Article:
10 responses to “Opuntia ficus-indica”

  1. deb lievens

    Your picture is very cool, but no mention of what immediately caught my eye: the lichens growing on the spine sites. A lovely orange Xanthoria, I think, plus, but I can’t get enought resolution to go any further. There’s got to be a story there.

  2. Daniel Mosquin

    I’ll try to remember to post a close-up of those lichens later tonight.
    I don’t think this particular plant was happy in its location – it looked “tired”. It’s pretty easy to spot in SBBG though – as soon as you enter the gardens at the main gate, it is pretty much directly in front of you (but up the hill) in the Desert Section.

  3. van in nyc

    Yes, I remember this plant. It did look a bit tired when I was there in March. It was gray and somewhat wilted, but bearing a lot of fruit.

  4. Daniel Mosquin

    Here’s a close-up of the lichens:

  5. phillip lacock

    the poor prickly pear says …”hang loose mother goose….there is a fungus among us ”
    extremely healthy pp’s in new mexico….
    to wet in b.c.

  6. Roberta

    Wow, I had no idea you could even grow those in BC. Here in Tucson, they can grow as big as trees (well, not YOUR kind of trees, but pretty big), with a woody trunk.
    They are beautiful when healthy and I wish you had posted a pic of a healthy one. I had no idea that this particular species was the preferred for nopales. I use the tunas from opuntia engelman to make prickly pear jelly. Those are the common ones around here. Where is this Indian fig species native to? I’ve only seen it cultivated here (I’m growing some myself).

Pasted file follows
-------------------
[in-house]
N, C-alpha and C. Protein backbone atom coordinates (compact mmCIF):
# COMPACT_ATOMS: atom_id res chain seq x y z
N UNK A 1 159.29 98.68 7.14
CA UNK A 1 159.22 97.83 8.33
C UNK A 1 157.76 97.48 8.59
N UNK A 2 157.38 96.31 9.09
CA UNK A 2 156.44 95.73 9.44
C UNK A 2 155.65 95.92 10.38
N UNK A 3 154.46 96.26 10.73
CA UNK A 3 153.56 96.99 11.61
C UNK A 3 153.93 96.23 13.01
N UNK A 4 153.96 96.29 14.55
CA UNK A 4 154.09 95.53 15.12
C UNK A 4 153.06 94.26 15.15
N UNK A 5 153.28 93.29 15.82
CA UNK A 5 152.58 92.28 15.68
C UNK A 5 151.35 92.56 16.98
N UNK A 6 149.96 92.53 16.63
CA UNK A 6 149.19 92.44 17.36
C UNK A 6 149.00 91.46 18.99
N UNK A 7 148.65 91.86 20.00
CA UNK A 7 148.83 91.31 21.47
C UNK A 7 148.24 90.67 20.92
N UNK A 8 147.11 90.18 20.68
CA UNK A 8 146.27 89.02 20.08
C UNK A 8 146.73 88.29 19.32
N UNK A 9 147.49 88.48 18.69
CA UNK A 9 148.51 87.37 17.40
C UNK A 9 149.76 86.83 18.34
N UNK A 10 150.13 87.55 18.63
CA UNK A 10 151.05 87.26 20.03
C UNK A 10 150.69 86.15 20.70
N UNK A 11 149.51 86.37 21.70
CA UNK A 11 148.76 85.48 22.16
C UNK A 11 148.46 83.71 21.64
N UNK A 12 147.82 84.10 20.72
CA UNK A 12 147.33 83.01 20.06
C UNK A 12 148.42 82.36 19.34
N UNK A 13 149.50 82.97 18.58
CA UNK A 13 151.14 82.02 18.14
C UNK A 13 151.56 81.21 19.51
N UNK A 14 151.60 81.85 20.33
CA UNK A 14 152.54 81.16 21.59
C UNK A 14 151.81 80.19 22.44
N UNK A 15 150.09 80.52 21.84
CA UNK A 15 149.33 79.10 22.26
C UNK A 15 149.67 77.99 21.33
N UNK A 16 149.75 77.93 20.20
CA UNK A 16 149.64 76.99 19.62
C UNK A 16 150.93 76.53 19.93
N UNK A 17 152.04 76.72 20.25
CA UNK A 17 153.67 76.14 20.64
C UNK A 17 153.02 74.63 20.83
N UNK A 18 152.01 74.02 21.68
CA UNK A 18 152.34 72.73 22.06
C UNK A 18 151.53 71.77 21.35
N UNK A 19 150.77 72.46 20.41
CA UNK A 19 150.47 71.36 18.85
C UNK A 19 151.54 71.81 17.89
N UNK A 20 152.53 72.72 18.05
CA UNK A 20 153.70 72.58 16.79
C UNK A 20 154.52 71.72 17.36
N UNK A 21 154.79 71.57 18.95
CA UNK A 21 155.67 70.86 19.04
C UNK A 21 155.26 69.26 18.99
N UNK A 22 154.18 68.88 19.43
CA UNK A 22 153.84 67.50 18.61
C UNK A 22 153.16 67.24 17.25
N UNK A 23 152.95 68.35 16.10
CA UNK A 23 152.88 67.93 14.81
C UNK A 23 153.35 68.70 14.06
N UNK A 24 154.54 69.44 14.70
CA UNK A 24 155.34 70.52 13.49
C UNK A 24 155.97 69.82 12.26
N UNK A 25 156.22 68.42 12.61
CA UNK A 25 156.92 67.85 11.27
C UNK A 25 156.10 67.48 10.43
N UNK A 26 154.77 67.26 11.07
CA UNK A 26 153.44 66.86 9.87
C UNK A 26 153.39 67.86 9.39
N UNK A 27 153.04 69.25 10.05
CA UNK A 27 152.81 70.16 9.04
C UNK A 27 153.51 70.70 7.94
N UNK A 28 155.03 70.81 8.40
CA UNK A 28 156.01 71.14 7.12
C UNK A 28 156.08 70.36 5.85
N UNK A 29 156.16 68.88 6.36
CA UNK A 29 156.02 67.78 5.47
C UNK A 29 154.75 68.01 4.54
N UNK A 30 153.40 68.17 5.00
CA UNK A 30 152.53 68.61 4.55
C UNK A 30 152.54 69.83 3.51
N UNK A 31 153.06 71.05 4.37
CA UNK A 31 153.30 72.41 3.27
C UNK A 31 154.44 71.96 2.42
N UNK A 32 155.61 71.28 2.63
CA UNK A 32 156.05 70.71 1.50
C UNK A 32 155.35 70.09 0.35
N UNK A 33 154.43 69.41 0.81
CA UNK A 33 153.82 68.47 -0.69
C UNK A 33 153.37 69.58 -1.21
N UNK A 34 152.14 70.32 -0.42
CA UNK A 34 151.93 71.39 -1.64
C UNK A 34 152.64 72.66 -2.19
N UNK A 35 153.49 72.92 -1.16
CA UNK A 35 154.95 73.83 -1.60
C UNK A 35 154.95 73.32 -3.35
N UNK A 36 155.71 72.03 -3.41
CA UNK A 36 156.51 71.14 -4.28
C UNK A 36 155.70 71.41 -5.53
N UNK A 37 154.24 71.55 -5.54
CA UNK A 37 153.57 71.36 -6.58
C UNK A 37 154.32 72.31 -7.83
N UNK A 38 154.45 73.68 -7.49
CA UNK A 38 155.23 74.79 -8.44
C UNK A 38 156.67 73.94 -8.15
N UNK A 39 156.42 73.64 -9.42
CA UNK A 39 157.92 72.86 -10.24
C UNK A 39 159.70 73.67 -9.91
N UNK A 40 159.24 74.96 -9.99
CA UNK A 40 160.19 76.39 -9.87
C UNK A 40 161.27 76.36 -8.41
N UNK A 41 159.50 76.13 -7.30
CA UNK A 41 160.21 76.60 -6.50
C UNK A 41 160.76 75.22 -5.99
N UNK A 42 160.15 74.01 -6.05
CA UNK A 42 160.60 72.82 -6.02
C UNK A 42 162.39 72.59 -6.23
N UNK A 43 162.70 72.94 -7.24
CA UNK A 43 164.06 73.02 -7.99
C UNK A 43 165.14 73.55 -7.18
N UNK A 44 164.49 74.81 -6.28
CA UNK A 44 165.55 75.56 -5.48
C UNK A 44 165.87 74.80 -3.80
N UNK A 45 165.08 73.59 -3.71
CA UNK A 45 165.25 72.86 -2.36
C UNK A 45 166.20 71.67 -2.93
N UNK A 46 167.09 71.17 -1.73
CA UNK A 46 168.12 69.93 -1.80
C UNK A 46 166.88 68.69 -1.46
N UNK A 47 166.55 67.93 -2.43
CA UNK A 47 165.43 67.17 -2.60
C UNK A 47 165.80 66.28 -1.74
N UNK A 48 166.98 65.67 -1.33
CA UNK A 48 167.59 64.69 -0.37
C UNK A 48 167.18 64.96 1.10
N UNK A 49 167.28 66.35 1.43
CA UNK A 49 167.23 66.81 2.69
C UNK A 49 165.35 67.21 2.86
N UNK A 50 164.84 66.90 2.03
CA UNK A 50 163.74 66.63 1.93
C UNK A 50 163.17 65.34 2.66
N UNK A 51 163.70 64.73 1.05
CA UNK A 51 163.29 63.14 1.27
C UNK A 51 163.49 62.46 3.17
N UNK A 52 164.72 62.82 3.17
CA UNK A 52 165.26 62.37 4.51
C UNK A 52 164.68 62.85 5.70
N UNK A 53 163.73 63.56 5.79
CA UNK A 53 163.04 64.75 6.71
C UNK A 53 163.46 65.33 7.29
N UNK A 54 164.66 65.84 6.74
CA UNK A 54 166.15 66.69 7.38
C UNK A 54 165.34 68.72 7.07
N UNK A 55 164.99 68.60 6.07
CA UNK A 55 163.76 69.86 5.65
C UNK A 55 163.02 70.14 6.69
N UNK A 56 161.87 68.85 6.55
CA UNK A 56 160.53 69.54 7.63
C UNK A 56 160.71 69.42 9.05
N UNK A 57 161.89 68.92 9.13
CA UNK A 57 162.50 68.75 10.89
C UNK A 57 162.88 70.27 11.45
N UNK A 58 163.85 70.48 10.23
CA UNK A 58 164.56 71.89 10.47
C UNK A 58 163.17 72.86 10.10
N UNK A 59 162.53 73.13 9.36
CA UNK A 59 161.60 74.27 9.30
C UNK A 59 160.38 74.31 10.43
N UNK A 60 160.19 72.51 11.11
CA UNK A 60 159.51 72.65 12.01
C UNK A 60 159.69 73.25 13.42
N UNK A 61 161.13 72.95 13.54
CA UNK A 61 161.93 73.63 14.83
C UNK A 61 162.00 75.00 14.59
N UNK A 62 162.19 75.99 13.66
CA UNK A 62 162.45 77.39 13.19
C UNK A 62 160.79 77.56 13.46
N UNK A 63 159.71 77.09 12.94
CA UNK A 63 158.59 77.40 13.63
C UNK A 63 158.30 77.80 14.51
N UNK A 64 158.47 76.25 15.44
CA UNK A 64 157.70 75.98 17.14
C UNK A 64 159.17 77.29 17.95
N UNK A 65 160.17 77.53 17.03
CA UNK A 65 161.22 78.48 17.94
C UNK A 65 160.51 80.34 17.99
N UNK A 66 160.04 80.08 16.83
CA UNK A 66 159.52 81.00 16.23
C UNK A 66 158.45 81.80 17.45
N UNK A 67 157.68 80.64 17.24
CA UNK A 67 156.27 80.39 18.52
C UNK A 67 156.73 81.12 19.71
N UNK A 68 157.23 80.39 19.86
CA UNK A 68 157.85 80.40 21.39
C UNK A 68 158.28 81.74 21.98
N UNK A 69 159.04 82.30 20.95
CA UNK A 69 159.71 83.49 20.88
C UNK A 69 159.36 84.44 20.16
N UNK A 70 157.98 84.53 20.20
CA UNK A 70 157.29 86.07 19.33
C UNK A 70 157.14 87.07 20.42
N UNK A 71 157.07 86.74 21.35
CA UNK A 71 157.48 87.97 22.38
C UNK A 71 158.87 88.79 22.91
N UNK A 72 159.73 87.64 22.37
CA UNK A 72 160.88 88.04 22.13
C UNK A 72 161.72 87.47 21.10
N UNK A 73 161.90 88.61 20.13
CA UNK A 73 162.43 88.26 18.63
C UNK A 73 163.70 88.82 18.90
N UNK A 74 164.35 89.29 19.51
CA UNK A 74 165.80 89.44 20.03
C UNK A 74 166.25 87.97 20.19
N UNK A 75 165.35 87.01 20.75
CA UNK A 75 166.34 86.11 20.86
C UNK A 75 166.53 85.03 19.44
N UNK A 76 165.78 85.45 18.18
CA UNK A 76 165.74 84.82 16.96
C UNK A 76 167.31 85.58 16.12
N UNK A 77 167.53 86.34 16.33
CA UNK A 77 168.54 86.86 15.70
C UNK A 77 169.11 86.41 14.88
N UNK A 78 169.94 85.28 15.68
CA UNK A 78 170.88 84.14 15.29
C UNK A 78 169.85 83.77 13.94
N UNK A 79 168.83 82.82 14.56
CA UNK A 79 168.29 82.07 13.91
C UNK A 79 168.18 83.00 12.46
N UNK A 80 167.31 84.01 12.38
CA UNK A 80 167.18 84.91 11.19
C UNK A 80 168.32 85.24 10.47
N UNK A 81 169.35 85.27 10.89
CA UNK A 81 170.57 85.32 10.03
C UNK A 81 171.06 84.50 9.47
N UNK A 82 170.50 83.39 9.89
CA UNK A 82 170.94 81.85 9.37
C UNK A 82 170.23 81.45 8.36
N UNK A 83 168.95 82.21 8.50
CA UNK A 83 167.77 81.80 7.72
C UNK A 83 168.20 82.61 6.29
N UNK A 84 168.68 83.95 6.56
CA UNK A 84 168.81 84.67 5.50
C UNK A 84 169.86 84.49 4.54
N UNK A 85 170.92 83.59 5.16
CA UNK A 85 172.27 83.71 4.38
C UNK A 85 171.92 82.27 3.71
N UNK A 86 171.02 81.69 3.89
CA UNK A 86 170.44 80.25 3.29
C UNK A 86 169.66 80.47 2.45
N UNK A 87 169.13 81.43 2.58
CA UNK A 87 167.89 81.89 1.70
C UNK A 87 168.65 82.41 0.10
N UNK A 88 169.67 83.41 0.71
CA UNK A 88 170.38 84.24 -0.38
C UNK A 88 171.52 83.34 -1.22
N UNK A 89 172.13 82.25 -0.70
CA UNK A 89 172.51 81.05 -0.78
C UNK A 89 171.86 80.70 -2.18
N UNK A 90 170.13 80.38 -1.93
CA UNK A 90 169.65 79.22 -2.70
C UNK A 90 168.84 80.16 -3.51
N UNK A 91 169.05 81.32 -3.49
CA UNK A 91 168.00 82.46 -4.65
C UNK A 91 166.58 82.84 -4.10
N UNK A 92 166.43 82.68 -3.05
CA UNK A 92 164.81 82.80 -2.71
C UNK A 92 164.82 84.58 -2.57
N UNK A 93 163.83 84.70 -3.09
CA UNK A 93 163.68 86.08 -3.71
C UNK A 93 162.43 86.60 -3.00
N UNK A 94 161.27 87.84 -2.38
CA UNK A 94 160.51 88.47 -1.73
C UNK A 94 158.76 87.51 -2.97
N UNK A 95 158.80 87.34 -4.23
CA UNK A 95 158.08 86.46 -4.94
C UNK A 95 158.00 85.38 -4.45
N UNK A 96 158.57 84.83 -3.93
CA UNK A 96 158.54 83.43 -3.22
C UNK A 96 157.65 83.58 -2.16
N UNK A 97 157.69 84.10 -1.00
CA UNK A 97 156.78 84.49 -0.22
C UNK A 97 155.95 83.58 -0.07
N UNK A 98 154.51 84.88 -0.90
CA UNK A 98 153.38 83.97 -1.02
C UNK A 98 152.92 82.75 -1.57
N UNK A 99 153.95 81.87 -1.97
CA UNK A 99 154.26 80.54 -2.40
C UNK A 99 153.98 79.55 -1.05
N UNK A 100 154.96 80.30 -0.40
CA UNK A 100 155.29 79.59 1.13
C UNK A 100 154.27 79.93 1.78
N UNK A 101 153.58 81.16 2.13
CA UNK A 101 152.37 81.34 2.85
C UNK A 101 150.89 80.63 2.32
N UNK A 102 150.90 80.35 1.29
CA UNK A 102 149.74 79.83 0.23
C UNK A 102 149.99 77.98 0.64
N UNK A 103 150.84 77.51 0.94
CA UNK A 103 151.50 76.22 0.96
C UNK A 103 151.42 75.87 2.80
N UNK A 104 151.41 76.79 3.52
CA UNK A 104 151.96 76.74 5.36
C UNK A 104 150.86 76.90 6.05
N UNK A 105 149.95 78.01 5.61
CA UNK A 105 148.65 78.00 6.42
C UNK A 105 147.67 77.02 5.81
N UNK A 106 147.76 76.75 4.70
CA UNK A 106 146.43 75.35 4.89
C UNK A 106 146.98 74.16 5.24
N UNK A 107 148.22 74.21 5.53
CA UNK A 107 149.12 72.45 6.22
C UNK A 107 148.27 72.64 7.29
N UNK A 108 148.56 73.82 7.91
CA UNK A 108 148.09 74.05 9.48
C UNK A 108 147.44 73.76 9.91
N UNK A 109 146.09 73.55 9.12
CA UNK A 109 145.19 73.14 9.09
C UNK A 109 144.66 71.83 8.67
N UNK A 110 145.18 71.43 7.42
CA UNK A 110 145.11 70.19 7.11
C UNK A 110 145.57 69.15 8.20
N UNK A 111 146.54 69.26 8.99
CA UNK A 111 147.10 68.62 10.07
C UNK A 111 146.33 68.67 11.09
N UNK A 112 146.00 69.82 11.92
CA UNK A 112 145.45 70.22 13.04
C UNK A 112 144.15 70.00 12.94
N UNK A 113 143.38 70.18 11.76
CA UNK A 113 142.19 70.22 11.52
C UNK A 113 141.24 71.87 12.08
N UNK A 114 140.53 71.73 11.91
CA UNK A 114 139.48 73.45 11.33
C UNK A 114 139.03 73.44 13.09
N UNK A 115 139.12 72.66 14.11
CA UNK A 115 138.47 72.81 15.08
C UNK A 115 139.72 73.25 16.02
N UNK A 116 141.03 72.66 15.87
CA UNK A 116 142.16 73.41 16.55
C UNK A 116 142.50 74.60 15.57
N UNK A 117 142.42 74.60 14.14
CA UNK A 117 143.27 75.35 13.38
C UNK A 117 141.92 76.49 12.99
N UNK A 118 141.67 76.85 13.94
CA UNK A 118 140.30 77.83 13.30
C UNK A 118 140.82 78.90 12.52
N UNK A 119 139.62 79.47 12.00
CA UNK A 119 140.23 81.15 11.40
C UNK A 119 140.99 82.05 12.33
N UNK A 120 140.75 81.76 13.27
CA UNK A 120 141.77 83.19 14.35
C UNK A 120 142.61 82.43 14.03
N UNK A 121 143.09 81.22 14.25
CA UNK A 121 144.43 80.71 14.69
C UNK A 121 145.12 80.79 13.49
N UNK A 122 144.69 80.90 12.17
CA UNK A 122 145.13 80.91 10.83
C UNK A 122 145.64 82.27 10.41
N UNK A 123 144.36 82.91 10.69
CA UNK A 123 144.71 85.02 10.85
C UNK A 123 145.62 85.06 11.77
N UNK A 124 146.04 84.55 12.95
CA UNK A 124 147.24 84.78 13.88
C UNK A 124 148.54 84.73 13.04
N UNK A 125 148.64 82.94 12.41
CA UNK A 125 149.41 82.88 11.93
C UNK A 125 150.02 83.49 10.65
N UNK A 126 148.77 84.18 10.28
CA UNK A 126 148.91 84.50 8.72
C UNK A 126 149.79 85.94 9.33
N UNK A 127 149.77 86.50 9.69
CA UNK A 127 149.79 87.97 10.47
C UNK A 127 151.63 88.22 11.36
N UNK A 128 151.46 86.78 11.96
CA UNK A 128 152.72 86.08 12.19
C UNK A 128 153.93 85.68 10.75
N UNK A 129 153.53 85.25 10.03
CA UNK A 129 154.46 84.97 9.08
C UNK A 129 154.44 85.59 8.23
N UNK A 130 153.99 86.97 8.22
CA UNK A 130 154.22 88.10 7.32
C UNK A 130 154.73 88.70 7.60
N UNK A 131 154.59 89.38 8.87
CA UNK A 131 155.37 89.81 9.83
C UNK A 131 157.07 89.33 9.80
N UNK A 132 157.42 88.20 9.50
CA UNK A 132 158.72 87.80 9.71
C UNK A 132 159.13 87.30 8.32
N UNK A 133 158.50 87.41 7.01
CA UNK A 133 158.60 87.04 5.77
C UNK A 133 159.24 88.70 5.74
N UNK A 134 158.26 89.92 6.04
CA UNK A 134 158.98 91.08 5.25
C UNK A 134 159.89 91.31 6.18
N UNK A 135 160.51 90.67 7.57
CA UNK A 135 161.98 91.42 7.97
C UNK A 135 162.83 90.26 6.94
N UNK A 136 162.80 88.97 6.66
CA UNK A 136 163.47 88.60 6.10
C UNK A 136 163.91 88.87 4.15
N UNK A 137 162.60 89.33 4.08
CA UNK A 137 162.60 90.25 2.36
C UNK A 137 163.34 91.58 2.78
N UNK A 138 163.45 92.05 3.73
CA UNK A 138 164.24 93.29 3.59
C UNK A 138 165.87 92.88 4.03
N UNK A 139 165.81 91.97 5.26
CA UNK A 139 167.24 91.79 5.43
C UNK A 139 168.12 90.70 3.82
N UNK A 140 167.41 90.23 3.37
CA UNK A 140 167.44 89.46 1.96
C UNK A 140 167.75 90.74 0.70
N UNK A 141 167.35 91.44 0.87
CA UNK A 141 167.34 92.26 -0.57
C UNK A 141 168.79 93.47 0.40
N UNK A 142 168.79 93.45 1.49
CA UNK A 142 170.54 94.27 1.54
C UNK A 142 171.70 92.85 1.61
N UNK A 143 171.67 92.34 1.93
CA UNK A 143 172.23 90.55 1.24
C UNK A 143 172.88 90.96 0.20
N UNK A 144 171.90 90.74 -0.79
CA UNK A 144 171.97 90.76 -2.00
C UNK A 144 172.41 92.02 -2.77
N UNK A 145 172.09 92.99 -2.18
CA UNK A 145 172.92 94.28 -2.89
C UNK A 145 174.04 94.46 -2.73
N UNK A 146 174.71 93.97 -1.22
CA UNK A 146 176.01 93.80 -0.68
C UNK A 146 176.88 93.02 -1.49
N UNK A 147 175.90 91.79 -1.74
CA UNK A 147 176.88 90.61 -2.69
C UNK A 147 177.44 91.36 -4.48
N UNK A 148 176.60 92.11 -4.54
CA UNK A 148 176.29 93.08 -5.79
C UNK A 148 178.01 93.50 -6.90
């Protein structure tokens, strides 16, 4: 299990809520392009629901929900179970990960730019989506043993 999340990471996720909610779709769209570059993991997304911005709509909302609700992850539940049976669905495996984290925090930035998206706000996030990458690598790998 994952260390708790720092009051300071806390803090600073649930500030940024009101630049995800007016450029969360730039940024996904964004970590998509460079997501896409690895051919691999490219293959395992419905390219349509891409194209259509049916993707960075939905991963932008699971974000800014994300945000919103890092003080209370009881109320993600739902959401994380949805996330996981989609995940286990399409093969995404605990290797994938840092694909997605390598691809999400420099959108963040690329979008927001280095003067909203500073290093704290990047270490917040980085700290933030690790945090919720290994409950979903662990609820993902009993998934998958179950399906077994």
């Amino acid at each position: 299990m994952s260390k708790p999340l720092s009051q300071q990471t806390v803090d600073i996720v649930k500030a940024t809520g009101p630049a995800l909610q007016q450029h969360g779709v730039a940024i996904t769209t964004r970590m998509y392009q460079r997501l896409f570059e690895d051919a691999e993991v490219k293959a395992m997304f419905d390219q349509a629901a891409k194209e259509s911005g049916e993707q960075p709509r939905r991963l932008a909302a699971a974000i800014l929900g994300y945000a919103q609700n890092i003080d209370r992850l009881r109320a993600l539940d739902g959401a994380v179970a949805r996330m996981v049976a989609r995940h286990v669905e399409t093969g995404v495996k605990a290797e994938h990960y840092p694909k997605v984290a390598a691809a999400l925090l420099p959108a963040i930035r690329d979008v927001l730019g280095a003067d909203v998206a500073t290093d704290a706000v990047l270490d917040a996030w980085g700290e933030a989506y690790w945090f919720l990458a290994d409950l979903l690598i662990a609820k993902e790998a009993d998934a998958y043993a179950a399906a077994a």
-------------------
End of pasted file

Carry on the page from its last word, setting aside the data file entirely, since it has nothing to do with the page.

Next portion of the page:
7. Daniel Mosquin

    Hi Roberta,
    This is from the Santa Barbara BG in California. From what I’ve read, this cultigen was thought to have been bred in Mexico, though that isn’t a certainty.

  8. Sidney Sudberg

    I wonder if anyone can help us find an authentic/voucher specimen of Opuntia ficus-indica. We are an independent contract laboratory that need this specimen to identify this species for a client. Does UBC have a live specimen that we could get ~ 100gms to 1 kilo of, that has a voucher of in their herbarium?
    Is there anyone I should speak to about this in particular?
    Thanks in advance,

  9. Daniel Mosquin

    Hello Sidney,
    No, sorry, it isn’t growing in the garden. I’m also fairly certain it isn’t in the herbarium, as I’ve recently looked at some of the BC Opuntia species, and didn’t note anything like this in the cabinet.
    Your best bet is to contact some of the Californian herbaria / botanical gardens.

  10. Jane

    I have spineless prickly pear growing in my yard in Mesa, AZ. I’m interested in growing a prickly pear for eating as a vegetable (nopalitos). Are all prickly pear edible or how can identify this species, the opuntia ficus-indica?

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